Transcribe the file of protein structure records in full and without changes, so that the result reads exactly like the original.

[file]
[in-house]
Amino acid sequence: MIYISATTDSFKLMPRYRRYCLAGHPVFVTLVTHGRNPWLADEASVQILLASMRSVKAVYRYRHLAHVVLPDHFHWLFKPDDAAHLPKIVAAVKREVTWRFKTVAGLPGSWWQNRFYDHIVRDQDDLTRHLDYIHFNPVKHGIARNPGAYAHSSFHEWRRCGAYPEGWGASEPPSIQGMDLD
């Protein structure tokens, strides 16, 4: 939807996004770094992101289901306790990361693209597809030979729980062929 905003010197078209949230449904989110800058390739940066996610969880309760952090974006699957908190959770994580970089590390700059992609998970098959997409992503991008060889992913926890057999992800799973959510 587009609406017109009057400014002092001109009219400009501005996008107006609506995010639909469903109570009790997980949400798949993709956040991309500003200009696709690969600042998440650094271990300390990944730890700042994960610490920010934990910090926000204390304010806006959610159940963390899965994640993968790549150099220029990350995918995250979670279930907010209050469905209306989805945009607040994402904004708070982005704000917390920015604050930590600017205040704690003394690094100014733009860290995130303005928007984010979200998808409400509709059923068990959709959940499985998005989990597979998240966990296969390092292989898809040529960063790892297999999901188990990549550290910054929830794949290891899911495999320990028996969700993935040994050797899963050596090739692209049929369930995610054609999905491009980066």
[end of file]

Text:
[in-house]
Amino acid sequence: MIYISATTDSFKLMPRYRRYCLAGHPVFVTLVTHGRNPWLADEASVQILLASMRSVKAVYRYRHLAHVVLPDHFHWLFKPDDAAHLPKIVAAVKREVTWRFKTVAGLPGSWWQNRFYDHIVRDQDDLTRHLDYIHFNPVKHGIARNPGAYAHSSFHEWRRCGAYPEGWGASEPPSIQGMDLD
């Protein structure tokens, strides 16, 4: 939807996004770094992101289901306790990361693209597809030979729980062929 905003010197078209949230449904989110800058390739940066996610969880309760952090974006699957908190959770994580970089590390700059992609998970098959997409992503991008060889992913926890057999992800799973959510 587009609406017109009057400014002092001109009219400009501005996008107006609506995010639909469903109570009790997980949400798949993709956040991309500003200009696709690969600042998440650094271990300390990944730890700042994960610490920010934990910090926000204390304010806006959610159940963390899965994640993968790549150099220029990350995918995250979670279930907010209050469905209306989805945009607040994402904004708070982005704000917390920015604050930590600017205040704690003394690094100014733009860290995130303005928007984010979200998808409400509709059923068990959709959940499985998005989990597979998240966990296969390092292989898809040529960063790892297999999901188990990549550290910054929830794949290891899911495999320990028996969700993935040994050797899963050596090739692209049929369930995610054609999905491009980066």